Overall, we had a fantastic time, logged a boat-load of life birds and learned a phenomenal amount of bird song. We studied bird song extensively in preparation for our trip, and ended up logging 235 species, of which 156 were lifers! I’m certain we could have found an additional 50-80 species if we had known birdsong better and if we had spent more time birding the open habitats but we really focused on the forest birds and specialties. Despite our studying of birdsong, of course there were plenty of times when we heard little whitting calls or antbird churrs and could only make a best guess at which species it might be. Agripino, who was our guide for the entire trip (along with Miguel two days at Mitú Cachivera), knew the common mixed flock birds by voice very well, which helped us learn them better and also helped us, as a group, pick out the less common voices. We look forward to more time birding in the Amazon and getting more comfortable with all the birdsong!
We felt like we did very well with the specialties. A full “hit list” of Mitú specialties is pretty long but the top birds for most might be Chestnut-crested Antbird, Gray-bellied Antbird, Orinoco Piculet, Fiery Topaz, Tawny-tufted Toucanet, Brown-banded Puffbird, Bar-bellied Woodcreeper, Duida (Lineated) Woodcreeper, Yellow-throated Antwren, Guianan Cock-of-the-Rock, White-naped Seedeater, and Plumbeous Euphonia. We found all but the White-naped Seedeater, Bar-bellied Woodcreeper, and Brown-banded Puffbird. We trolled a bit for the Bar-bellied Woodcreeper with no luck, we trolled a lot for the Brown-banded Puffbird with no luck, and apparently the White-naped Seedeater has not been seen in over a year. We still tried in likely spots but no dice. That species, at least, is apparently much easier at Puerto Inirida. Brown-banded Puffbird has a pretty large range and is seen regularly at sites in Ecuador and Brazil. Bar-bellied Woodcreeper is pretty scarce despite its large range; Mitú and areas in Manu (Peru) look like they are probably the best sites.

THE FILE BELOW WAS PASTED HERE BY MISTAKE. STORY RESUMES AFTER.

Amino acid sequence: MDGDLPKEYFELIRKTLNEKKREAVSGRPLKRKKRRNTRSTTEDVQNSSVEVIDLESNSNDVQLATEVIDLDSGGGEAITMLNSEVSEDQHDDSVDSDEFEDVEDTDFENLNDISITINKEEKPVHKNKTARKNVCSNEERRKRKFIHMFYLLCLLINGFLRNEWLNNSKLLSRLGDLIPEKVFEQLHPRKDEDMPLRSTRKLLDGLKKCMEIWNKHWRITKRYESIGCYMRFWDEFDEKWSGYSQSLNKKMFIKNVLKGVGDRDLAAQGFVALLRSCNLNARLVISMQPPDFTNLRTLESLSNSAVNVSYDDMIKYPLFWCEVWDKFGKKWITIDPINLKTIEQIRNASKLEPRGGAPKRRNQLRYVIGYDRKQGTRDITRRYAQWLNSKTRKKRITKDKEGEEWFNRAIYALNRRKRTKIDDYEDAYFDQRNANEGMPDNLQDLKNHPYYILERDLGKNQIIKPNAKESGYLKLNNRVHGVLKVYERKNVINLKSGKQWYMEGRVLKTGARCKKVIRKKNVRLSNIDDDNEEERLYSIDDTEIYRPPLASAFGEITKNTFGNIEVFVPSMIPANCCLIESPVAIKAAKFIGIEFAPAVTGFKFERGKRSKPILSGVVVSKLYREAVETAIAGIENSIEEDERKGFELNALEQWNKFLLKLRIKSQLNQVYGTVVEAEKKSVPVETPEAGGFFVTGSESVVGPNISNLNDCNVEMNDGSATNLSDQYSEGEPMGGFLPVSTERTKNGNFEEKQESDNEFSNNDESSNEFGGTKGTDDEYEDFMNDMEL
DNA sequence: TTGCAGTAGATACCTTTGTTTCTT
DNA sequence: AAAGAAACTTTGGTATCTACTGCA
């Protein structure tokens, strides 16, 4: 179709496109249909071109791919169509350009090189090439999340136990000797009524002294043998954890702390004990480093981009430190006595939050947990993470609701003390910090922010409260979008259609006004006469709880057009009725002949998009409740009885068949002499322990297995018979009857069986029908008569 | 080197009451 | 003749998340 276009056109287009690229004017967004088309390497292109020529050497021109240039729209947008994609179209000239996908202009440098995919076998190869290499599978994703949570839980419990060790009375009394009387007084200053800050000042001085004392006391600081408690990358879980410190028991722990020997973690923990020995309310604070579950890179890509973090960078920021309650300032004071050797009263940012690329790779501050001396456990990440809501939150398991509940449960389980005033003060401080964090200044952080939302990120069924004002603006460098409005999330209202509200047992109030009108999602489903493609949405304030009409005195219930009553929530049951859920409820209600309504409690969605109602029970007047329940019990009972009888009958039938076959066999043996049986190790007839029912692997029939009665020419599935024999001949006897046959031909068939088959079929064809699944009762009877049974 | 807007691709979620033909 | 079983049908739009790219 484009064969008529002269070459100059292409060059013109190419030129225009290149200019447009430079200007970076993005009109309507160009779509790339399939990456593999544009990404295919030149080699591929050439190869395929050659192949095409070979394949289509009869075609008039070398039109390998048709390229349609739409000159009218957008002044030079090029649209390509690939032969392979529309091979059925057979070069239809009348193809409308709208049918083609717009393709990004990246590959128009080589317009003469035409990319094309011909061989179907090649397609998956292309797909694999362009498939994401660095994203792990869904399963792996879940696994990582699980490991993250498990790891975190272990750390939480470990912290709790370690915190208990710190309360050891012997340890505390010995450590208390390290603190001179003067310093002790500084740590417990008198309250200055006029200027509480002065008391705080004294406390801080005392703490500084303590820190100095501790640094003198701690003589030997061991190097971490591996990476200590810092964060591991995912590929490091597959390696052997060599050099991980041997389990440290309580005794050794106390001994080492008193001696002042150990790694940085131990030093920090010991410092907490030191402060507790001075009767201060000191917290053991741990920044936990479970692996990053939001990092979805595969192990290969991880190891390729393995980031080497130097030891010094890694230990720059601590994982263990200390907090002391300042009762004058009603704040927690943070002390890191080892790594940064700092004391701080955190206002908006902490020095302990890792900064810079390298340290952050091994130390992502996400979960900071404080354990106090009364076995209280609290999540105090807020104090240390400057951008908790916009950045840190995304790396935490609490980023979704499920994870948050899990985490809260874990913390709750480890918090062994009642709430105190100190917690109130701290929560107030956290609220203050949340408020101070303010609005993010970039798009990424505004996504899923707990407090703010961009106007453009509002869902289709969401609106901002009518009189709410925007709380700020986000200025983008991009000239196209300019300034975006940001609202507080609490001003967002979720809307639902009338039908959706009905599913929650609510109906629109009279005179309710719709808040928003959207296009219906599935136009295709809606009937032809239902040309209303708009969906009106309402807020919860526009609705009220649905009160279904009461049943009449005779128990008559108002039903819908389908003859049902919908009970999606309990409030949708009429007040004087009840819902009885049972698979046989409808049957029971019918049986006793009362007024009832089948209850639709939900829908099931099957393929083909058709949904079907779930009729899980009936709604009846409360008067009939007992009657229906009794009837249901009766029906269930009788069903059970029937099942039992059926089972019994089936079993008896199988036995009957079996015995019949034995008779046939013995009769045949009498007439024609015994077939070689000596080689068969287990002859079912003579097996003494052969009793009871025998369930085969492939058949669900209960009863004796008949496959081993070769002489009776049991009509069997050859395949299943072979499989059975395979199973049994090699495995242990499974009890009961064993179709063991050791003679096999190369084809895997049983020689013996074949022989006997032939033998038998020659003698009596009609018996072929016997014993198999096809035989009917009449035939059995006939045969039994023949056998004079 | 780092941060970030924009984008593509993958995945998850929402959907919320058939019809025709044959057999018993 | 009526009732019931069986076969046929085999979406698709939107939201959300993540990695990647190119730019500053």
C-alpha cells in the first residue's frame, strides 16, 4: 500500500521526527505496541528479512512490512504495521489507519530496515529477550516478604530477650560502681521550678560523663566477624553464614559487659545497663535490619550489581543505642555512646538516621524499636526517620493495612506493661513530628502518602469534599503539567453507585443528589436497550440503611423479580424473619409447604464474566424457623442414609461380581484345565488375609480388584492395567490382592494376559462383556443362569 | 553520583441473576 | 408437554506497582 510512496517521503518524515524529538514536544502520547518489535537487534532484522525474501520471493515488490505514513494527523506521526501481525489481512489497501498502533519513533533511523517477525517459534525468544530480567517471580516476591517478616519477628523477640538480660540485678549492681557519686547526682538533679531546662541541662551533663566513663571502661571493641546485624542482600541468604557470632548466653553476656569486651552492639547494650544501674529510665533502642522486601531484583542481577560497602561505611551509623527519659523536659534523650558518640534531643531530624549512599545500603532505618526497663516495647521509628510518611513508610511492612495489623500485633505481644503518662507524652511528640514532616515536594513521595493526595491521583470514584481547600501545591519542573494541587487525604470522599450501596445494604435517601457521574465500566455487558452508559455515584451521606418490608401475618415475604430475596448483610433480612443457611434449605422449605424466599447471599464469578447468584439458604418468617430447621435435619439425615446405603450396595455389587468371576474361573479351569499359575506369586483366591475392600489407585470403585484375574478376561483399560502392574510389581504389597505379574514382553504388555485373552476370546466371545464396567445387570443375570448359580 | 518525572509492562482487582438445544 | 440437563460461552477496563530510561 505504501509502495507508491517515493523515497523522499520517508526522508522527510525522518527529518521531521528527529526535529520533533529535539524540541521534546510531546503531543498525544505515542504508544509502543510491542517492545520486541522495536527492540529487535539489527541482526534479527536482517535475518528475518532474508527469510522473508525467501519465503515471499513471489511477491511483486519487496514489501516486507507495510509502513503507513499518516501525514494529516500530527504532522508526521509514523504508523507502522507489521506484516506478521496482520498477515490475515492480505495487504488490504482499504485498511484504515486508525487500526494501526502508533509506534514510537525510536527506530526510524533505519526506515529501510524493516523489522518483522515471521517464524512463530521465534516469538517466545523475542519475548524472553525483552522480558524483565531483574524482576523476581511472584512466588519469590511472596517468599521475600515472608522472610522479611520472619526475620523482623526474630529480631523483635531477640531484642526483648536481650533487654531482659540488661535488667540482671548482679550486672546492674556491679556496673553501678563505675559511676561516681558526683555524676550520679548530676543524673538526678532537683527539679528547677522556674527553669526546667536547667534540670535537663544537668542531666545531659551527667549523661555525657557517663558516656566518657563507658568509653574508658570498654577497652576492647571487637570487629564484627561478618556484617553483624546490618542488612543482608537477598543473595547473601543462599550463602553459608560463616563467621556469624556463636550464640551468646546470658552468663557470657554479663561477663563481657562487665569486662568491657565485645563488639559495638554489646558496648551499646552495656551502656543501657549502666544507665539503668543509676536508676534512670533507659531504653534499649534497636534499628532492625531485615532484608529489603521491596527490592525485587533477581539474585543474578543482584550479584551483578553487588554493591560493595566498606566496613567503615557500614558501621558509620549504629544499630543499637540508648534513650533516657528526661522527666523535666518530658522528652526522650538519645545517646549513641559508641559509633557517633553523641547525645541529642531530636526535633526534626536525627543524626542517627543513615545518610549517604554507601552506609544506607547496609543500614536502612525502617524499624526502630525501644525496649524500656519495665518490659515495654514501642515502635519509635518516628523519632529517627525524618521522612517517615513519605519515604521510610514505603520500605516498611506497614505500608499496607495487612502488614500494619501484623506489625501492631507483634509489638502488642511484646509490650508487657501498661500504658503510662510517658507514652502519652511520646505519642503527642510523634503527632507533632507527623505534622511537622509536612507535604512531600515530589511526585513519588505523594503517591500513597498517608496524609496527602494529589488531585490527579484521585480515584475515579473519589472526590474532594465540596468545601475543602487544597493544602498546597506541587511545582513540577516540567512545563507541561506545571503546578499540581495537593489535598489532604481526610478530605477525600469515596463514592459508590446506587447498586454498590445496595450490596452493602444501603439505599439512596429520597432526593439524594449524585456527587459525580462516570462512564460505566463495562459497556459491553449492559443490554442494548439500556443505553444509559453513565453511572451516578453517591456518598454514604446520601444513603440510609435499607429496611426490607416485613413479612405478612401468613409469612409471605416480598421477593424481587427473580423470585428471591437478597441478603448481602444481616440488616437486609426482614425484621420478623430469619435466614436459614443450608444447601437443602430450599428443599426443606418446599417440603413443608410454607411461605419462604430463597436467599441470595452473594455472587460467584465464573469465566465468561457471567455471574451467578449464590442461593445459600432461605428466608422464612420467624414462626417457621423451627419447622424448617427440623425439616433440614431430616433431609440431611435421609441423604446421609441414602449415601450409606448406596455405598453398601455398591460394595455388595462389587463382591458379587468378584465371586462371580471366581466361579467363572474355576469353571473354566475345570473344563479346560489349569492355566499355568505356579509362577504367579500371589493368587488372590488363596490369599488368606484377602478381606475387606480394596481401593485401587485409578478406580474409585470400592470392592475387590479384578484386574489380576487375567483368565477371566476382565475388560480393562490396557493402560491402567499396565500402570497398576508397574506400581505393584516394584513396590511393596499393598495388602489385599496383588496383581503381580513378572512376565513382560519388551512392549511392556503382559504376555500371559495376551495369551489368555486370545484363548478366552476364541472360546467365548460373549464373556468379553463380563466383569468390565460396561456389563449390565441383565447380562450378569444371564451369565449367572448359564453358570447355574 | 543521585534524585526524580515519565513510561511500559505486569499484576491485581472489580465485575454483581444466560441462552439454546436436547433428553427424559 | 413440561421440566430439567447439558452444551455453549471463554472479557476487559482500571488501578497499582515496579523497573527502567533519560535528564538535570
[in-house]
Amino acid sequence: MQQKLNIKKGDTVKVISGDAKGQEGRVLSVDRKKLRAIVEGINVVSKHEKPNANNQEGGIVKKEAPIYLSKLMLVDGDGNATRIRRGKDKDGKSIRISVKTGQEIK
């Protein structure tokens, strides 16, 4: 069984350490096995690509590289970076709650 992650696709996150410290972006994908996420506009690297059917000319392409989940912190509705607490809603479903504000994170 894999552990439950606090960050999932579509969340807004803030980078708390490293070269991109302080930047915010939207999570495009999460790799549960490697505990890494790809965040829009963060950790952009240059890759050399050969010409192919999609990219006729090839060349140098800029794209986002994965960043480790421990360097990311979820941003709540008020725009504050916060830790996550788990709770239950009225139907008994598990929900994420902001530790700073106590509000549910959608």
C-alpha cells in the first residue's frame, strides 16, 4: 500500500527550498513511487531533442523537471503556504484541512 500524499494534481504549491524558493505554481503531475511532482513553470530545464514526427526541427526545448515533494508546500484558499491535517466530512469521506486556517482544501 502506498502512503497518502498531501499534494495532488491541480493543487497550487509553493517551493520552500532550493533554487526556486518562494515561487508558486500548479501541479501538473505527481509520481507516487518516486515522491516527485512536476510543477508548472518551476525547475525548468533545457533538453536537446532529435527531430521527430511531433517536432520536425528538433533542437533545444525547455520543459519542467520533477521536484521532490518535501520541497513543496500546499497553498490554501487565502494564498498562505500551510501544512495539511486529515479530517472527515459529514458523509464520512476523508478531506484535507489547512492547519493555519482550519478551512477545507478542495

We stayed at Hotel Las Paisas. A double room with a/c was 80,000COP/night. They were very accommodating and we would recommend staying here. We were able to get a thermos of hot water every night so that we could have tea at 4 am when we got up, which was nice. The rooms also have a small refrigerator. Selection in the grocery stores for breakfast and lunch food is adequate. For breakfast we had cereal and milk and a piece of fruit. Sugary bread, cheese, and tomatoes were our standard lunches. We brought our own tea and didn’t see black tea for sale in Mitú but coffee is available at the hotel. We also brought a good selection of bars and some peanut butter and jelly which were great for variety and for emergency food. Plenty of fruit is available and the vegetable selection in the stores is actually decent but it’s not clear where they all go because the restaurants sure don’t serve many vegetables! Speaking of restaurants, getting good dinners as vegetarians was a bit of a challenge. The best restaurants are probably Rikuras and Las Paisas (same as the hotel). Rikuras was recommended by others but wasn’t open several nights and apparently does a worse job of catering to vegetarians (we were told you can only order from the menu and they aren’t interested in anything else, something we’ve come across a number of times on our trip). Our first night we had rice and eggs, but were able to arrange with Restaurante Las Paisas to make vegetarian beans (almost all beans in Colombia are made with pork) and we had better meals of rice, beans, patacones, sometimes a small salad or bit of sliced tomato most nights. They close on Sundays and some Mondays, however. These nights we branched out and had some decidedly worse meals – basically just white rice one night at the restaurant the police eat at, Tukan Maku. Our worst meal was when Restaurante Las Paisas and Rikuras were both closed, and Tukan Maku had nothing to offer other than hamburgers, so we talked the (sort of) pizzeria into making us a veggie pizza if we bought the whole pizza. This almost worked out but the pizza had a healthy dose of super sugary ketchup on it which dampened our excitement after the first slice :), but at least it was a change from rice!